I’ve occasionally had the disappointing experience of walking into a bookshop, seeing a shelf marked ‘Metaphysics’ and, beginning to peruse it, only then finding that it’s filled with volumes on mindfulness, crystals, and learning about one’s past lives. I wouldn’t be surprised if New Age enthusiasts have occasionally had the reverse disappointment upon learning that a ‘Metaphysics’ course they signed up for will involve arguing about the nature of reality, personal identity, and the problem of free will.
This confusion over what metaphysics is, exactly, is an old one. A historically-minded person asked to define this field of philosophy might say that metaphysics simply studies the sort of issues tackled in Aristotle’s Metaphysics, the first work to use the word in its title. But this answer would need a significant caveat: Aristotle did not use this title himself, and indeed the book is almost certainly a collection of disparate materials cobbled together centuries after Aristotle’s death.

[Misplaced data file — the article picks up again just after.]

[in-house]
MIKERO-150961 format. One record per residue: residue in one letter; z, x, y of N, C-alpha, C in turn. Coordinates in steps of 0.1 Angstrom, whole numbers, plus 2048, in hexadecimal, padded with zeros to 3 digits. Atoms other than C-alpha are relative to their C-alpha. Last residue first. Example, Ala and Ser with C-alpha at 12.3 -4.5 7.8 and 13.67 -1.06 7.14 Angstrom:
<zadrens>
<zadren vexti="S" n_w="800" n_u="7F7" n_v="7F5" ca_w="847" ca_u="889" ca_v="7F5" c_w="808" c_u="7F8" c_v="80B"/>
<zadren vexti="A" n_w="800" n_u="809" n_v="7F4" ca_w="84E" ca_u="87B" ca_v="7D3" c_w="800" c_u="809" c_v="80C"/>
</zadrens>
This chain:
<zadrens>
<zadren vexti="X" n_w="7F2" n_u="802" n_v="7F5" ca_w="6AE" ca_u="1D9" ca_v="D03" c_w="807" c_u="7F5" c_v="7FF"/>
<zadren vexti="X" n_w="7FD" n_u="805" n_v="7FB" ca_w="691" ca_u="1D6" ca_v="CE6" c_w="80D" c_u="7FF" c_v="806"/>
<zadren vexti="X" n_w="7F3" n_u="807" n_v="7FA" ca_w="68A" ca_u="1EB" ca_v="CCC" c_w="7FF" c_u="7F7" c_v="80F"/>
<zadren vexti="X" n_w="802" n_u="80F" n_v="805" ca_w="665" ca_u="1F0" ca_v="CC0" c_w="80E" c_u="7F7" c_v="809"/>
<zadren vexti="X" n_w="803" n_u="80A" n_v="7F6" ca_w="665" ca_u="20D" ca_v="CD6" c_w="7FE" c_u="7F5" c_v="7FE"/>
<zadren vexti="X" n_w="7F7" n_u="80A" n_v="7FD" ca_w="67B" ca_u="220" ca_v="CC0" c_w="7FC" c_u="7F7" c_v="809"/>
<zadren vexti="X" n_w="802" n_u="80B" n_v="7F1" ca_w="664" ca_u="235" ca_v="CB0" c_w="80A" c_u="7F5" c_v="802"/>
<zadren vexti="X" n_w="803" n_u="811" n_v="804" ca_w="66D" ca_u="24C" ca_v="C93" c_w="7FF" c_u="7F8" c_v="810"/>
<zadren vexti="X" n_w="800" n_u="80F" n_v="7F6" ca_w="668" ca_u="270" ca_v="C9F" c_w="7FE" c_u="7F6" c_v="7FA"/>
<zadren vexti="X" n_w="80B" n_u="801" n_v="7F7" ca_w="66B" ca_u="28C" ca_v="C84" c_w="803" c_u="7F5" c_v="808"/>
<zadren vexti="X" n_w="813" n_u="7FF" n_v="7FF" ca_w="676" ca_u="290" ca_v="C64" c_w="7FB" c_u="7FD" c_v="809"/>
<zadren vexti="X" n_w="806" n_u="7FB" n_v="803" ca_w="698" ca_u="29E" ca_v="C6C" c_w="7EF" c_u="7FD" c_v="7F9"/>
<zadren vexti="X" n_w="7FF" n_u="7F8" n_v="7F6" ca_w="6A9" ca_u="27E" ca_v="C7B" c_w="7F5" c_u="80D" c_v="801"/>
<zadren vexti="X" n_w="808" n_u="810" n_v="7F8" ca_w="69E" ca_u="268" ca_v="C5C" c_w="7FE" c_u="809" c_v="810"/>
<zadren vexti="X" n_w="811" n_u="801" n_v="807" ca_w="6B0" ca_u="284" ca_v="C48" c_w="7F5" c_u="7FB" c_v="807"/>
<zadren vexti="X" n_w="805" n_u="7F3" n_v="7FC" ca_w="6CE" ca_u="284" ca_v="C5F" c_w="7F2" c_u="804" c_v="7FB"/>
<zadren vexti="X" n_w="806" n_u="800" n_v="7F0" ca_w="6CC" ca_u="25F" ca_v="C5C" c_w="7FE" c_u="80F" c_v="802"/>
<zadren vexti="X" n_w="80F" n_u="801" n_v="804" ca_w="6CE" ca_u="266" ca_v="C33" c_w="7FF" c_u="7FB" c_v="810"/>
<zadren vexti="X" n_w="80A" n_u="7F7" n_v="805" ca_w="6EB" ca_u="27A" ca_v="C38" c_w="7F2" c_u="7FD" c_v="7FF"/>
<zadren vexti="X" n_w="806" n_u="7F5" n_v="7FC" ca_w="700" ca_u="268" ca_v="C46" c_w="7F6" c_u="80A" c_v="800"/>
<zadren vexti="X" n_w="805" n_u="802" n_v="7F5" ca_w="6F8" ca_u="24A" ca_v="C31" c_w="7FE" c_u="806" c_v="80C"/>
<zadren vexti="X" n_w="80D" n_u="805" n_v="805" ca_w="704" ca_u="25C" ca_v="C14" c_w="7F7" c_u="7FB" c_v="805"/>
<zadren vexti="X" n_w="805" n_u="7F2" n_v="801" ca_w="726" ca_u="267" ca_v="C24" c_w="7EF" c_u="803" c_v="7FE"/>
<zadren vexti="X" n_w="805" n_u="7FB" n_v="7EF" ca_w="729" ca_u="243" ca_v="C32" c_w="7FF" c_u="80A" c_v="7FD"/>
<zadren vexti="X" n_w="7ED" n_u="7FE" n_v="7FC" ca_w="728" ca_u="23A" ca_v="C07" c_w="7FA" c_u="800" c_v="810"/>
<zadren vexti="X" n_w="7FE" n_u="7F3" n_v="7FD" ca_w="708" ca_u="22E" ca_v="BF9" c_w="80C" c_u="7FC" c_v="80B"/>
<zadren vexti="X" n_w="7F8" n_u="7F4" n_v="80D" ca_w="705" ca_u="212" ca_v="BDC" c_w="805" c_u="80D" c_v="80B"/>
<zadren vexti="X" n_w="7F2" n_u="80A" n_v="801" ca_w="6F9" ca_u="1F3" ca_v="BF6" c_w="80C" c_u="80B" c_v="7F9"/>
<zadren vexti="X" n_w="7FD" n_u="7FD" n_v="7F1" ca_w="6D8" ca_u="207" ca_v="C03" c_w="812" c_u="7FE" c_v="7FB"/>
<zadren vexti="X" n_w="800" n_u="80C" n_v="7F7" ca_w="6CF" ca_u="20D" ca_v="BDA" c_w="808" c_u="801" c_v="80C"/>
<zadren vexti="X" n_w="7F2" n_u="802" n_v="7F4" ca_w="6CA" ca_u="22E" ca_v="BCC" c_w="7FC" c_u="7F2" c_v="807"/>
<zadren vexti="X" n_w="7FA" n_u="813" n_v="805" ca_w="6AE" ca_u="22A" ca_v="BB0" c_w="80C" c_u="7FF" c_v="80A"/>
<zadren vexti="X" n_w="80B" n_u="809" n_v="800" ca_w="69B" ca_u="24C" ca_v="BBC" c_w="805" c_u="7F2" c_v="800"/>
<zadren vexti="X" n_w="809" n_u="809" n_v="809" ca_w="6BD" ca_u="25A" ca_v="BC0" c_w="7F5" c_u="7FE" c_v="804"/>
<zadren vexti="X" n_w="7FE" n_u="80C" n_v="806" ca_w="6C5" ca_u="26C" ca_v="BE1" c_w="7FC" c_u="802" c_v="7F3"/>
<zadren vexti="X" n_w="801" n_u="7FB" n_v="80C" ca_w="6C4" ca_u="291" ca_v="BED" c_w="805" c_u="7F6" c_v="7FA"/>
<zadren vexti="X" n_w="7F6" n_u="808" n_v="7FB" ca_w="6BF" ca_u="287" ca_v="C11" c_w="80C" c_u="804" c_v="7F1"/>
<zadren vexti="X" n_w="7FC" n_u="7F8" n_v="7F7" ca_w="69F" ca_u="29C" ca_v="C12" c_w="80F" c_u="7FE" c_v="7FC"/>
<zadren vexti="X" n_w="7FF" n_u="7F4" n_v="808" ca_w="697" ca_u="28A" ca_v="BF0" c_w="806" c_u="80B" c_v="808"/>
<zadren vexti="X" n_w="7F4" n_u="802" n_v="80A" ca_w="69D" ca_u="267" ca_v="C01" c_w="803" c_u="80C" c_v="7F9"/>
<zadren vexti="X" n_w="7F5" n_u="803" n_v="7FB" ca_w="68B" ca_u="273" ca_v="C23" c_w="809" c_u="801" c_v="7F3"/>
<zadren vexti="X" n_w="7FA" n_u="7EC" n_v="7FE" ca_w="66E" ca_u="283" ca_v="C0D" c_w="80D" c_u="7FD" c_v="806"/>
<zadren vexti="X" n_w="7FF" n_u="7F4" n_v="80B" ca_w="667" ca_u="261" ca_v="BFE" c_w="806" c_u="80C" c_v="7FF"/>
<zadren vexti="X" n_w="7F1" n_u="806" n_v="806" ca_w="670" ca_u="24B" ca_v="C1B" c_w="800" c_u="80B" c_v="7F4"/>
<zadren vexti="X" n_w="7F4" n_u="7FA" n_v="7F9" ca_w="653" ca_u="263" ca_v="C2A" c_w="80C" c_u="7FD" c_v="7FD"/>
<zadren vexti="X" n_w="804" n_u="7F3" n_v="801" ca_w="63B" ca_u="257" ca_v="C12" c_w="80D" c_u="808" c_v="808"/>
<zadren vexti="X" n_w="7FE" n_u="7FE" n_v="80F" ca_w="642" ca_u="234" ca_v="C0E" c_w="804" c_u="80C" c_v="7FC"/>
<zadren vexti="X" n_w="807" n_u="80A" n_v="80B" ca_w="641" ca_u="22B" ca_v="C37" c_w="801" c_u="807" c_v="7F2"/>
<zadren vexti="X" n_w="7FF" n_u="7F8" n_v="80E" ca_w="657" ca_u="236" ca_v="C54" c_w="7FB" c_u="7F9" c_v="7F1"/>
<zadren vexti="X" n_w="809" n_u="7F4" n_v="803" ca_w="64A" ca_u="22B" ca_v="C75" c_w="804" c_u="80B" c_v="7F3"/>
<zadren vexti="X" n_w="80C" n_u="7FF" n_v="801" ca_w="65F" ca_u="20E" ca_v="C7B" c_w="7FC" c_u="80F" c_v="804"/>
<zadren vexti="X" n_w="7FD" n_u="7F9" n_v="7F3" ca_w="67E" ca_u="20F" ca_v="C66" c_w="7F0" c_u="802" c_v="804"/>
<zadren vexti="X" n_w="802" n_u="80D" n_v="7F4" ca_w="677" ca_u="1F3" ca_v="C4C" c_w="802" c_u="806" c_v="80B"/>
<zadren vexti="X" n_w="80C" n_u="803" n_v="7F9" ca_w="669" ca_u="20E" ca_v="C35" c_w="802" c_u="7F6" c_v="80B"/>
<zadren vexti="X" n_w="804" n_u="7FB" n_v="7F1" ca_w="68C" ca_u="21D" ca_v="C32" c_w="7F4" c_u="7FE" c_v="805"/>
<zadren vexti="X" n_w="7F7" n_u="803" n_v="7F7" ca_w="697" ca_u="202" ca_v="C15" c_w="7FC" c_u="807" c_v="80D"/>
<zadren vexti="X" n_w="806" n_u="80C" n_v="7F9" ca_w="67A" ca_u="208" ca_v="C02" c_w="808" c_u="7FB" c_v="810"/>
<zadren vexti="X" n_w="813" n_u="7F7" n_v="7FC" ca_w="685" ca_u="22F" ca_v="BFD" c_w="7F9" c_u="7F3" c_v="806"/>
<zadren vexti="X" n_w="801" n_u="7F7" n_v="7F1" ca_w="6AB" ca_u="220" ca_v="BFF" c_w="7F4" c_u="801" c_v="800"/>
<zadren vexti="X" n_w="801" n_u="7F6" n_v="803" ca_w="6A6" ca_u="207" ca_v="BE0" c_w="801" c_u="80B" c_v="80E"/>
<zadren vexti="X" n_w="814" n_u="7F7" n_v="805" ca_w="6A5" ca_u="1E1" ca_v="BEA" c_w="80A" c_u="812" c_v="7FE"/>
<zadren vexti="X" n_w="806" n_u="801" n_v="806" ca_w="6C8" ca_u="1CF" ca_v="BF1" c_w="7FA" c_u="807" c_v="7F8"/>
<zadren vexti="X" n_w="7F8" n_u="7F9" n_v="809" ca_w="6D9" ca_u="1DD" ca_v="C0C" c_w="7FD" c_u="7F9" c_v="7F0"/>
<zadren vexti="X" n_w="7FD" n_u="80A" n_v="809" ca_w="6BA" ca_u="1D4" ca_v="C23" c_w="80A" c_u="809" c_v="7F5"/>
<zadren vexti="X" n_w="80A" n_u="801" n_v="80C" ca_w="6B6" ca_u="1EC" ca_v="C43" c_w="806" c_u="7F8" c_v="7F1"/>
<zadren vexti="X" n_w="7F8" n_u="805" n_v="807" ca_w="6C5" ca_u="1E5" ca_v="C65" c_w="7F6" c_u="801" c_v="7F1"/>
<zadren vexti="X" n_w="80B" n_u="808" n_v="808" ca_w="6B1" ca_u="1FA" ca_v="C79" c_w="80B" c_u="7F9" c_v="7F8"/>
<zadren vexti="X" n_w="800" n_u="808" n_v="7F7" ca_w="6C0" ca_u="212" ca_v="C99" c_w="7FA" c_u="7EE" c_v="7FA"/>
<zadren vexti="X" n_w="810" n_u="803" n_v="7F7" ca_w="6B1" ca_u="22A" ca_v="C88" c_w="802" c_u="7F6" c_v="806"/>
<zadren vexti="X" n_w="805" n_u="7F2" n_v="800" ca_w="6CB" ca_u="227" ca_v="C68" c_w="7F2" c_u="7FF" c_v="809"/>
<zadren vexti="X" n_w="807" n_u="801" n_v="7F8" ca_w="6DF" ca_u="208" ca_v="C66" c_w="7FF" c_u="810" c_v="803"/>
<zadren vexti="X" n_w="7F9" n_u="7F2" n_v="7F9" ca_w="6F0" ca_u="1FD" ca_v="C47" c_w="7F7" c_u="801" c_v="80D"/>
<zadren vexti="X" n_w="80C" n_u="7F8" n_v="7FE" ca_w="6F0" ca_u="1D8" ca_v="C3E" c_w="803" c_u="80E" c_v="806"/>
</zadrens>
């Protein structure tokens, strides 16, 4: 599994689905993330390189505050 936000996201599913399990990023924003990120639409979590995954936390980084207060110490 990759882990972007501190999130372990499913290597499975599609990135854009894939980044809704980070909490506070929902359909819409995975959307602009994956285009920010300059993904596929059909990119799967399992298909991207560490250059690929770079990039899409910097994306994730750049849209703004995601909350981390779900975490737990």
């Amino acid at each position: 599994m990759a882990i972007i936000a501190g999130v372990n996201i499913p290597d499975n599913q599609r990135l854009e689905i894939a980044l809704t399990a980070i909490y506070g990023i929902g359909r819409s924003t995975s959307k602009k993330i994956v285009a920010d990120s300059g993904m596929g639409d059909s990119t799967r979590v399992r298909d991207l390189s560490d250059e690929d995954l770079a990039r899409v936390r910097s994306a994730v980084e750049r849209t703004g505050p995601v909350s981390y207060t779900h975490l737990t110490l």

Because it is a composite work, maybe we should not expect a unifying theme in the Metaphysics. Perhaps it is called by this title just because it is to be read after (meta) Aristotle’s discussion of natural philosophy in his Physics. On the other hand, perhaps the compiler had good reasons for putting these materials together as a single text. Intelligent readers, from the great ancient commentator Alexander of Aphrodisias, to the also pretty great medieval commentators Averroes and Thomas Aquinas, have indeed detected a single project running throughout the Metaphysics, although without agreeing what it was.